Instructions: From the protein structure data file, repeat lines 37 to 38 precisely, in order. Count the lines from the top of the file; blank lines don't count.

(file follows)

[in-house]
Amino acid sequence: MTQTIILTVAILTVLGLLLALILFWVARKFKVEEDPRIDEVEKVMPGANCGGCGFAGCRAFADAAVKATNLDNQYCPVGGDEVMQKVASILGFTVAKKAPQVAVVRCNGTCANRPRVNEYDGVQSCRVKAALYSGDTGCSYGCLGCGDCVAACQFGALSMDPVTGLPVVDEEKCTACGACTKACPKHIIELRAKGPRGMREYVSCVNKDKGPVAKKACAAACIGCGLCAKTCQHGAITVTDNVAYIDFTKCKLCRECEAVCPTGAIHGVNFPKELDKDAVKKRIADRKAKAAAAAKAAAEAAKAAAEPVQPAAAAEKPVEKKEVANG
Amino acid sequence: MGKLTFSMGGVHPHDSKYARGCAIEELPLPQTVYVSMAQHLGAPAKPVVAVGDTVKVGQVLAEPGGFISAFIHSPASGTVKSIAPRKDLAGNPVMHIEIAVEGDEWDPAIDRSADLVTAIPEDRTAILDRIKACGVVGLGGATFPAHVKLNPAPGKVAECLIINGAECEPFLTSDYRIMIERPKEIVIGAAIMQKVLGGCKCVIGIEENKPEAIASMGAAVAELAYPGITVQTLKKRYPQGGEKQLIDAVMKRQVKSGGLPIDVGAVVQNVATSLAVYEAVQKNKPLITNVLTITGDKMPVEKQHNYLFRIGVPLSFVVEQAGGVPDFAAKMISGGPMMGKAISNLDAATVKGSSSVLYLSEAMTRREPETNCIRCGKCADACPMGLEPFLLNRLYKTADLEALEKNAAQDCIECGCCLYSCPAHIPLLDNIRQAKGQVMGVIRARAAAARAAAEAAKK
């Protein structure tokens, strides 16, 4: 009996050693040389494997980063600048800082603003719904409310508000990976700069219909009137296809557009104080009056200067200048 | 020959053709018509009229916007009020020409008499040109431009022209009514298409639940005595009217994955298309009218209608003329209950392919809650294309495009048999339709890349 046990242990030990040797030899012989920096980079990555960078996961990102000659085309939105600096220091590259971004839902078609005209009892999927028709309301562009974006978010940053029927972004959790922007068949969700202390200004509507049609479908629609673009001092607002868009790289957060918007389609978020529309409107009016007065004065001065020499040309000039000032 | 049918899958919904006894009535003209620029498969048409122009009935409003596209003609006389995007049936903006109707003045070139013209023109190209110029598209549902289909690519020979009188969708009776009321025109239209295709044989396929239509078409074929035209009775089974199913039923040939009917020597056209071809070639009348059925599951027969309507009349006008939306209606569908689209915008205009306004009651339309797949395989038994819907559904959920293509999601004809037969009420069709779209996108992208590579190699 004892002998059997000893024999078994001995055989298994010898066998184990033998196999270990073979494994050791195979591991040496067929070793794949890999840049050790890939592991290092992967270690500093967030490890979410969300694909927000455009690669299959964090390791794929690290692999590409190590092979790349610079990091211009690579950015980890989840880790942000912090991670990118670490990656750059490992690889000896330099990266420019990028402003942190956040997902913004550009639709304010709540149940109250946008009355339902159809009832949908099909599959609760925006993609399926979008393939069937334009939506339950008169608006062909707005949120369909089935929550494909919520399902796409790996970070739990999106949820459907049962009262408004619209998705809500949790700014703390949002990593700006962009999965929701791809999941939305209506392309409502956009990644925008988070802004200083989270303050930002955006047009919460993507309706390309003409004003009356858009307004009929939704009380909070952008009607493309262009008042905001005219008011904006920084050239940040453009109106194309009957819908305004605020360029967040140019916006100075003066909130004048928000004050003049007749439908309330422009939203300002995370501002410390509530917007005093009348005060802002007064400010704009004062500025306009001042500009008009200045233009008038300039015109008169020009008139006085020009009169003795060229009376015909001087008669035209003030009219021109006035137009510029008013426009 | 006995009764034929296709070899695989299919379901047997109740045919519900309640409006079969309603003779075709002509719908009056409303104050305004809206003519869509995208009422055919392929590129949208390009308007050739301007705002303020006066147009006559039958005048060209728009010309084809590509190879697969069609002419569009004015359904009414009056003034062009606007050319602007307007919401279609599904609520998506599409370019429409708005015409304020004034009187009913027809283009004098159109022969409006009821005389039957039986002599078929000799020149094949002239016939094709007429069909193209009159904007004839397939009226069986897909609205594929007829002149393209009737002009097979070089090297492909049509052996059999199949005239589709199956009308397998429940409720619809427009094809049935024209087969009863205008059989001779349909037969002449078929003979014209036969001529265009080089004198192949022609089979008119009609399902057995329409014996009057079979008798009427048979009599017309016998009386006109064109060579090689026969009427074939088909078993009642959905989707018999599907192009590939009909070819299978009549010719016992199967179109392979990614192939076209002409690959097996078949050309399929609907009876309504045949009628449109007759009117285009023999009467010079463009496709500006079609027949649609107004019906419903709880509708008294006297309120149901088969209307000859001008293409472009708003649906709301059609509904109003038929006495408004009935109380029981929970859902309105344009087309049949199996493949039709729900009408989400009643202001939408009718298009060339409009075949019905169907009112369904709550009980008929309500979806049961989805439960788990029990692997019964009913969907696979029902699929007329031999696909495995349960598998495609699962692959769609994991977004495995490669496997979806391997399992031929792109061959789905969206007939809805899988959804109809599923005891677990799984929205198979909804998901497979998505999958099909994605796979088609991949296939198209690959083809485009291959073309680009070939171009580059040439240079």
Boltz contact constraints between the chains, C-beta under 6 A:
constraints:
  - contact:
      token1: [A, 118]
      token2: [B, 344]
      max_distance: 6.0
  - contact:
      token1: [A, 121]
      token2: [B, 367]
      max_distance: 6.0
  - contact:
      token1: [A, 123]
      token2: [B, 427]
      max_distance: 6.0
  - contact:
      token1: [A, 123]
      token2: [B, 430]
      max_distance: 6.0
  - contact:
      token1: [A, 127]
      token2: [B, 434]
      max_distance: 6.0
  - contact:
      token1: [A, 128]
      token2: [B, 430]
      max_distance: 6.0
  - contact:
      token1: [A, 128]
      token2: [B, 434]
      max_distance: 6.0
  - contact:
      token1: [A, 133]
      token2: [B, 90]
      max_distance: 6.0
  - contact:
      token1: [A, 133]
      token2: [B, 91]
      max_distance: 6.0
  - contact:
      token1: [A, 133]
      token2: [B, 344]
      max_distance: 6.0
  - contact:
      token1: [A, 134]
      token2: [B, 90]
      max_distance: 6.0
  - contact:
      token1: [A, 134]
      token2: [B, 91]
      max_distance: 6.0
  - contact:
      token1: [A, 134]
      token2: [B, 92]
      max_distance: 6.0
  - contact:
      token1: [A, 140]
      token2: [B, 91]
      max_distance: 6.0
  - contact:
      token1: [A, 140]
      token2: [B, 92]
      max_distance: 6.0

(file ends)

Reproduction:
      token2: [B, 90]
      max_distance: 6.0